Hospice Versus Palliative Care
|Home||Elderly Abuse||Elderly Care||Elderly Health||Elderly Law||Death & Mourning||Retirement|
When a person is diagnosed with a terminal or chronic illness, the person has two options available for treatment. One is hospice care and the other is palliative care. People should understand the difference between the two in order to make the best decision for the patient. Hospice and palliative care both concentrate on improving the patient’s health or in ensuring that the quality of life of the patient is improved. A hospice can offer palliative care, but it is not necessary that the patient will succumb to the illness.
When you look at hospice versus palliative care, often people confuse the two thinking they are one and the same. However, the latter concentrates on relieving symptoms and pain, the illness does not have to be terminal, and the patient can still continue treatment for the illness. On the other hand, hospice care is primarily for terminal illnesses and usually the patient is not expected to survive beyond 6 months. In addition, hospice care tries to alleviate symptoms and pain, as patients no longer seek treatment for their illness.
Palliative care looks to keep the patient at ease during the illness. It is also considered important for life threatening illnesses when patients cannot tolerate the side-effects of the medications and treatment. If the illness is not treatable, then palliative care often is the only care given to the patient. However, at times, such a patient may opt for hospice care. In this care, no treatment for the illness is given. Instead health care professionals only concentrate on making the patient feel comfortable in the last stages of their lives.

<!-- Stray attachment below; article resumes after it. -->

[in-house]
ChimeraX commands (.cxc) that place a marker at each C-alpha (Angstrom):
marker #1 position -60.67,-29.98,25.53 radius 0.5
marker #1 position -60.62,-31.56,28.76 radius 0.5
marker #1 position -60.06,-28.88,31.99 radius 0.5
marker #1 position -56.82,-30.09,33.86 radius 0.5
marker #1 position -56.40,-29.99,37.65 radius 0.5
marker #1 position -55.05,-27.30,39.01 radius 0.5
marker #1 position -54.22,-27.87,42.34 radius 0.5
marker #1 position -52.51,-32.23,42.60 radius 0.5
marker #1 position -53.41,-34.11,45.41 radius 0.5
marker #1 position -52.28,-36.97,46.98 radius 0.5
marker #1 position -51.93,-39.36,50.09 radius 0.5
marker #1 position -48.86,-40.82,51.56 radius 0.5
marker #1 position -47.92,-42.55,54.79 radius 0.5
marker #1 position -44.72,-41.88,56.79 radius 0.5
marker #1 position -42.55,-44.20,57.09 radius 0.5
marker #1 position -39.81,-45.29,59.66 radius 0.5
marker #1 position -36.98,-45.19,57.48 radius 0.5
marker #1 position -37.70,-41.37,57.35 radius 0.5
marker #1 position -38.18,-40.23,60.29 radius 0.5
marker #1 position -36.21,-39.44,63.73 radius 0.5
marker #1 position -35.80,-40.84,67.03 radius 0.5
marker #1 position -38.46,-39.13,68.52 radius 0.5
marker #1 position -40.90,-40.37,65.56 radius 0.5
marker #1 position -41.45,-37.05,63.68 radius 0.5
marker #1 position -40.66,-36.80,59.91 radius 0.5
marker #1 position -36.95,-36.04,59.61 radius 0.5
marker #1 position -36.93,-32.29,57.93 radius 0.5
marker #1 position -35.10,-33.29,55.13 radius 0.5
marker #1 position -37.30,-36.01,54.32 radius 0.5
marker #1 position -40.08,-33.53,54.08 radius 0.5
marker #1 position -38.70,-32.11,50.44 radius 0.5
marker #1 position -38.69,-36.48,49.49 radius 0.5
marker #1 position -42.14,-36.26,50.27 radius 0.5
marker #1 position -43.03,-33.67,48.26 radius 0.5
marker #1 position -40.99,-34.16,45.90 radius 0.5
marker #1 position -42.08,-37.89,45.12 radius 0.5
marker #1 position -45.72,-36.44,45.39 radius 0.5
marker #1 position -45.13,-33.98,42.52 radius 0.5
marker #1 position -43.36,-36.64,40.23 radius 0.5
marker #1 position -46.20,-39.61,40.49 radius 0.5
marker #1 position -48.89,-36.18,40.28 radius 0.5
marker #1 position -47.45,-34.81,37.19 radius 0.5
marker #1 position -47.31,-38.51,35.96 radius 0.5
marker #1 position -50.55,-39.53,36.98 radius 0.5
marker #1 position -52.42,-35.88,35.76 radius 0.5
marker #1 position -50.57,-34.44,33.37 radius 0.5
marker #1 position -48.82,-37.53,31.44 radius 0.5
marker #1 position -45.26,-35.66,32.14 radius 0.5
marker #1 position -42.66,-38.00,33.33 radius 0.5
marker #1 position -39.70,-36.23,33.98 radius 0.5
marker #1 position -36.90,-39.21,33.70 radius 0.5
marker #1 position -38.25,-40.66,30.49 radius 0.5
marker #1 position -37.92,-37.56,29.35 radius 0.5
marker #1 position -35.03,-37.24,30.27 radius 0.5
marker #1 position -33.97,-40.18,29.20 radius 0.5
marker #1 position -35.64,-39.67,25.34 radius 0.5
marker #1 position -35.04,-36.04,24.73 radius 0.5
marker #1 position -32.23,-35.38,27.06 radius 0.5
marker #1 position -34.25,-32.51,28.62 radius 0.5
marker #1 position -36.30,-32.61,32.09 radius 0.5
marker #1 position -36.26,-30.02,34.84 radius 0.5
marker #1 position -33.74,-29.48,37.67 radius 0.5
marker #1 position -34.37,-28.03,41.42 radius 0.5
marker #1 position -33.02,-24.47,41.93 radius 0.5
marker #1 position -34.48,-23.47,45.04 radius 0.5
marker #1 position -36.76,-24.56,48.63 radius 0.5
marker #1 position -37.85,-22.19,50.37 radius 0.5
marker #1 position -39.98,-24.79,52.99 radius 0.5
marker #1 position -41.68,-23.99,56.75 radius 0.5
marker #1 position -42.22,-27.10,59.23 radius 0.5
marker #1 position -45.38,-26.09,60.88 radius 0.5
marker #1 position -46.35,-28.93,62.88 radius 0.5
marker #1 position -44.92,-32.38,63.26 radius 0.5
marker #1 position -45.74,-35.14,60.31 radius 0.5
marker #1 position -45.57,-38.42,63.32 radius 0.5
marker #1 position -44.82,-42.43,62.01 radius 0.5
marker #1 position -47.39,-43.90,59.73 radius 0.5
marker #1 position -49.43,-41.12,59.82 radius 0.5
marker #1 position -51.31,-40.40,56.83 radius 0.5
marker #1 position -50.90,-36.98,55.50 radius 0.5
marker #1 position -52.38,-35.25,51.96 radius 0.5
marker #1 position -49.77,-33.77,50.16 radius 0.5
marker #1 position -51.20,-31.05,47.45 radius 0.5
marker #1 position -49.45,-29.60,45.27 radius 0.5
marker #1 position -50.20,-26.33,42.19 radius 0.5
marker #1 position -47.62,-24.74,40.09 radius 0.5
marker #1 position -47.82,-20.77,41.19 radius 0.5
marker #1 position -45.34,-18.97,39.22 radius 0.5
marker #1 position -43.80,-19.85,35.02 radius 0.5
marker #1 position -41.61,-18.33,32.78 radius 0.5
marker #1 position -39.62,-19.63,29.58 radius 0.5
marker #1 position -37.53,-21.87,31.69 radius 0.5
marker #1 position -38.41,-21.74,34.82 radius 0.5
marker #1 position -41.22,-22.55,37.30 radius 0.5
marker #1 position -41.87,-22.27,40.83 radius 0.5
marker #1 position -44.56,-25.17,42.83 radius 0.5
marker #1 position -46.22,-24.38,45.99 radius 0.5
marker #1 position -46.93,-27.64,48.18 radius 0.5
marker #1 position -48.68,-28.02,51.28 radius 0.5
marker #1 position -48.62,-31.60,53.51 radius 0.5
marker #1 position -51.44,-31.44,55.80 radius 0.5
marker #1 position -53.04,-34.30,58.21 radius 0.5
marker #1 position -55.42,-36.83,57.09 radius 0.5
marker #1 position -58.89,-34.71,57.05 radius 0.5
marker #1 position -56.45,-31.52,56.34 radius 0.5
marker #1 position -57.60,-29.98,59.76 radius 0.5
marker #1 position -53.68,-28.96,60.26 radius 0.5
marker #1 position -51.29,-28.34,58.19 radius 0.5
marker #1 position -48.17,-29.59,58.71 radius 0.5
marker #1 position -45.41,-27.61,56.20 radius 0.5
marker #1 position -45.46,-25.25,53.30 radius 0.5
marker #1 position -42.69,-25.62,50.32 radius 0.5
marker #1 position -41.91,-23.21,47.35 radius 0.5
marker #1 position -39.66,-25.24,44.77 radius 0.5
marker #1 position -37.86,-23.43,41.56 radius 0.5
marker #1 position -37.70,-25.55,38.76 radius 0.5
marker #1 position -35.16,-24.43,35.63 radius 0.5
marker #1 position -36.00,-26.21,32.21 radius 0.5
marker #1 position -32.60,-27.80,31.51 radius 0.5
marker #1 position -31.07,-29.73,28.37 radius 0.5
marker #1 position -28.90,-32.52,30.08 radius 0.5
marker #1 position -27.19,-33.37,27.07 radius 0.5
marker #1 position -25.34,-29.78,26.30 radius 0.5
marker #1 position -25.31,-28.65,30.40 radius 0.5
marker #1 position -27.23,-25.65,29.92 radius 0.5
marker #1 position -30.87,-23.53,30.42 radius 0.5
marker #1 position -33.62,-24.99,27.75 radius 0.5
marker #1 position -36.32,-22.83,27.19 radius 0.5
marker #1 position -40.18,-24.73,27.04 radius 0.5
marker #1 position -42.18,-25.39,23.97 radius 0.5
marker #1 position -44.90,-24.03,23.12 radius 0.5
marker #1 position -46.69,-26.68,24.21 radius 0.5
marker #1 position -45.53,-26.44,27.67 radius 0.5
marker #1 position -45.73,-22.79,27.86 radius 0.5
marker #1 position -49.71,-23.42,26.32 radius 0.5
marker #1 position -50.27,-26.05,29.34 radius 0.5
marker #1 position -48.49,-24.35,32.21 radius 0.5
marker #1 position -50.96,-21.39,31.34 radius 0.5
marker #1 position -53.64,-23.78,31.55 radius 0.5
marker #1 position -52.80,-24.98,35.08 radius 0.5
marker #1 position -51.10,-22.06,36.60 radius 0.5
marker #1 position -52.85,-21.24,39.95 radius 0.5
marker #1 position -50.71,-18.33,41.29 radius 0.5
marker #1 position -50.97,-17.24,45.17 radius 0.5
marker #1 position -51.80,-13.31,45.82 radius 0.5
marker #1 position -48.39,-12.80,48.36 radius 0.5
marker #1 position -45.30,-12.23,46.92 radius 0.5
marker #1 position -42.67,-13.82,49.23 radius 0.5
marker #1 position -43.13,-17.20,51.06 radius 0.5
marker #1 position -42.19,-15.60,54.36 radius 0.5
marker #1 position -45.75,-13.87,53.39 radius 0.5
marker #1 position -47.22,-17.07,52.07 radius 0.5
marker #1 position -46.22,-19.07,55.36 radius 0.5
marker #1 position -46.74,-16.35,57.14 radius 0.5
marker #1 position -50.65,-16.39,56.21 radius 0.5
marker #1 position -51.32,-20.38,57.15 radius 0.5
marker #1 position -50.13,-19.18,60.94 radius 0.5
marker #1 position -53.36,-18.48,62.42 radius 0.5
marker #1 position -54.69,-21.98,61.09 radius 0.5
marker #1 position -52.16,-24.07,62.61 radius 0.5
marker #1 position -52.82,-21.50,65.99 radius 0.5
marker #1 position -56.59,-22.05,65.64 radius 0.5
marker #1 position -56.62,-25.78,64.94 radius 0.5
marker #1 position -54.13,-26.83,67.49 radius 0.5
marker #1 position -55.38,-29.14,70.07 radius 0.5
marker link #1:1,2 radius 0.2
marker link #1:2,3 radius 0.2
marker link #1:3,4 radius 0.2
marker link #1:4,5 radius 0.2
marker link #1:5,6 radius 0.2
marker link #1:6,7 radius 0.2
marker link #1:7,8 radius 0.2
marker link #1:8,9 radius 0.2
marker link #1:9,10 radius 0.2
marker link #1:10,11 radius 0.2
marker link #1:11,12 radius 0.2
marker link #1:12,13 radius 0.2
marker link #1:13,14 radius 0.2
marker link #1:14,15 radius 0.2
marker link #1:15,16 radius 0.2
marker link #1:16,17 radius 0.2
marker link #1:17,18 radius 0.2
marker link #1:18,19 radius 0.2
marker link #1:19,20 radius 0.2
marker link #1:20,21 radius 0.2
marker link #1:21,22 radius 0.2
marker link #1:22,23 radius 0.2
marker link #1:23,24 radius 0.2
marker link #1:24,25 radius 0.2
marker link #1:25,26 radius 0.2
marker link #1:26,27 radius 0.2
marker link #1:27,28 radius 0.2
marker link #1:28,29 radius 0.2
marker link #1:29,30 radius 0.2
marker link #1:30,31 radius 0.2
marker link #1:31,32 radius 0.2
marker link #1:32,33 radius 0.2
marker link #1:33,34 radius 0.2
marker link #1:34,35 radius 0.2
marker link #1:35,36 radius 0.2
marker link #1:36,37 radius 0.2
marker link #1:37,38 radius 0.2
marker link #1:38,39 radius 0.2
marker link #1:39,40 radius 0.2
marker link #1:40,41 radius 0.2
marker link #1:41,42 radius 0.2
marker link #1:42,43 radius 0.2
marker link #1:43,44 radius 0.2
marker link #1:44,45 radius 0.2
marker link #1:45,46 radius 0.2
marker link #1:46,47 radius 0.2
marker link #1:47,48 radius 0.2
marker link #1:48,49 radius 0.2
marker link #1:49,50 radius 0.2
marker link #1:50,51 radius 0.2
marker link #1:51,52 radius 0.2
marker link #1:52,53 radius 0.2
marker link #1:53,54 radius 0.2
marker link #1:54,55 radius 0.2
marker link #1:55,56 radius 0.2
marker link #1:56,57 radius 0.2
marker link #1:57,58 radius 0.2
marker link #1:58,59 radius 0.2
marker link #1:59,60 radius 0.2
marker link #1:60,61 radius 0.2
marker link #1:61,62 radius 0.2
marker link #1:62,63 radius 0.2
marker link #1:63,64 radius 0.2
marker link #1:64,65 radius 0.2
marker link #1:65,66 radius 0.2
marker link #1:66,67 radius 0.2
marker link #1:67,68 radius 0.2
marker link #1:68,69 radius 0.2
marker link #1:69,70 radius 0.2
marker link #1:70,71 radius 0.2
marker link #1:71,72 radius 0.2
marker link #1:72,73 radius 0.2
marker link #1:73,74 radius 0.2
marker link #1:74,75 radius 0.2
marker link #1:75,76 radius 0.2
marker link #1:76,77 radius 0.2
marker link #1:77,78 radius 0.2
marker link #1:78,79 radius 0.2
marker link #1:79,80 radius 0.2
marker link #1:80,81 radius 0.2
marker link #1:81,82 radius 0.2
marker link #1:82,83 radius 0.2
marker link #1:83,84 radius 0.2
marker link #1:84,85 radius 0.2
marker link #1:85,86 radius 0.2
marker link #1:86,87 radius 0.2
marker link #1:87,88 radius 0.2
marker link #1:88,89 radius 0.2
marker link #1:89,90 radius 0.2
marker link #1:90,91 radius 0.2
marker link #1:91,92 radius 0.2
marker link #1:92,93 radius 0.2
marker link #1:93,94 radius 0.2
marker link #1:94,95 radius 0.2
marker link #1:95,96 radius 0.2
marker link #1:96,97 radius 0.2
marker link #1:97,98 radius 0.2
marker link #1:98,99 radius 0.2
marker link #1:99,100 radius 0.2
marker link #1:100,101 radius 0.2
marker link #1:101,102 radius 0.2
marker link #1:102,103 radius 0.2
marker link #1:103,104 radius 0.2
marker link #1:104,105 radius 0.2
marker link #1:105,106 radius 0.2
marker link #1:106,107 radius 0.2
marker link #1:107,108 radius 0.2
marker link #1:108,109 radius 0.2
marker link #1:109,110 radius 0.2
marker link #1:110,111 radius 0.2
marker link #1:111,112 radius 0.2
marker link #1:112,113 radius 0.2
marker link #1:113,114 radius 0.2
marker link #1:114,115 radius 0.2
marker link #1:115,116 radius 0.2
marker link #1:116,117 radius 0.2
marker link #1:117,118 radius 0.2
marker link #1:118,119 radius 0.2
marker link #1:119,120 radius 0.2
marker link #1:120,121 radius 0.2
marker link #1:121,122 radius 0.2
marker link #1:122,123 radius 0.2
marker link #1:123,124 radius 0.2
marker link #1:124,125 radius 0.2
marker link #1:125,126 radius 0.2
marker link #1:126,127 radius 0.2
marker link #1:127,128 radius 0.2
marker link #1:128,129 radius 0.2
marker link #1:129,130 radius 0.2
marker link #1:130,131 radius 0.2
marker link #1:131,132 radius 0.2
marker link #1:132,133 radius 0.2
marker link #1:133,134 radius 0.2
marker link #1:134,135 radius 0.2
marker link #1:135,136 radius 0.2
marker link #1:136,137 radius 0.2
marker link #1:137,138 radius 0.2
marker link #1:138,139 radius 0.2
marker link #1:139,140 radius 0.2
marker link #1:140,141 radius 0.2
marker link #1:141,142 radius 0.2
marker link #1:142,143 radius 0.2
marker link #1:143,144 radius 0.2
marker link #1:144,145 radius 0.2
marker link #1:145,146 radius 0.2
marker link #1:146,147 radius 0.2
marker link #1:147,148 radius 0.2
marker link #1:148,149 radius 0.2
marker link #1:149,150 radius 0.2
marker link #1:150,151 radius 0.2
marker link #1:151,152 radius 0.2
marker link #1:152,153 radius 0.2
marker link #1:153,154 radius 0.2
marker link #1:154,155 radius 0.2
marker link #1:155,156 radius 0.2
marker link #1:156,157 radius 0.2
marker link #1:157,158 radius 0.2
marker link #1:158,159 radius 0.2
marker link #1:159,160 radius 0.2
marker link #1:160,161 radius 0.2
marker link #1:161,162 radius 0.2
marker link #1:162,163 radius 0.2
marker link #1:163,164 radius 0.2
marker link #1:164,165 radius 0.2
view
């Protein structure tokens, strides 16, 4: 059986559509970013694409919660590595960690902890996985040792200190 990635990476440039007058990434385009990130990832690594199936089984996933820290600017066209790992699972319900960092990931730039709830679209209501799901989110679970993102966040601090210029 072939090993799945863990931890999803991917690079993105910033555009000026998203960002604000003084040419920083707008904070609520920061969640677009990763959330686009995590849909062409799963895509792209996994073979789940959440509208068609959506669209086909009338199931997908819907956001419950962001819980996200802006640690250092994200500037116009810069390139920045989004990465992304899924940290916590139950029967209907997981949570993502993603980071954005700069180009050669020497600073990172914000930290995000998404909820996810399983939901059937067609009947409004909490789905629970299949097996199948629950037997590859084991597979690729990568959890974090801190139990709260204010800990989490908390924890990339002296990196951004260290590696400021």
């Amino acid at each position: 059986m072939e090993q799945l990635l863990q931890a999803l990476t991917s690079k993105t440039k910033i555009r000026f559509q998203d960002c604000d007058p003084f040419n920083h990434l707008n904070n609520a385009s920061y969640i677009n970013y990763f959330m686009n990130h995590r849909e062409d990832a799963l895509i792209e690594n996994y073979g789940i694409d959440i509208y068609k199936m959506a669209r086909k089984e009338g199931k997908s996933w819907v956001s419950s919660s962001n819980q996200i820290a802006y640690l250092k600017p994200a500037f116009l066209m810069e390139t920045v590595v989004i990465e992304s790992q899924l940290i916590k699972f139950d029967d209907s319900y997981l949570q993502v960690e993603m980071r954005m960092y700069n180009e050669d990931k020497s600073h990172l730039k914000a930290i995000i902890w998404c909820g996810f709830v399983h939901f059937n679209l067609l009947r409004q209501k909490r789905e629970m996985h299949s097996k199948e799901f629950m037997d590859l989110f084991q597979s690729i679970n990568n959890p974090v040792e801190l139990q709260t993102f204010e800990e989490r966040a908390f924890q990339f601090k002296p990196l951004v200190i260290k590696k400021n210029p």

The confusing part for many is that palliative care is often given to terminally ill as well as those who are not terminally ill. In the former, comfort is of primary importance, while in the latter comfort as well as treatment for the illness is given importance. That is the difference between hospice care and palliative care.
In addition, hospice care also fulfills emotional and spiritual needs of the person by providing counseling. It helps the patient comes to terms with dying and also provides emotional support to the patient.
Palliative care can be given in hospitals, nursing homes or even the patient’s home. Hospice care may be given in a hospice, hospital or patient’s home. When the patient receives hospice care at home, a healthcare professional visits the patient every day to ensure that the care is going on well. In addition, volunteers also visit the patient to relieve the primary caregiver.
Hospice care can be paid through Medicare or Medicaid. Even health insurance can cover the cost. On the other hand, palliative care is only covered by Medicaid if it is deemed necessary.
More Articles :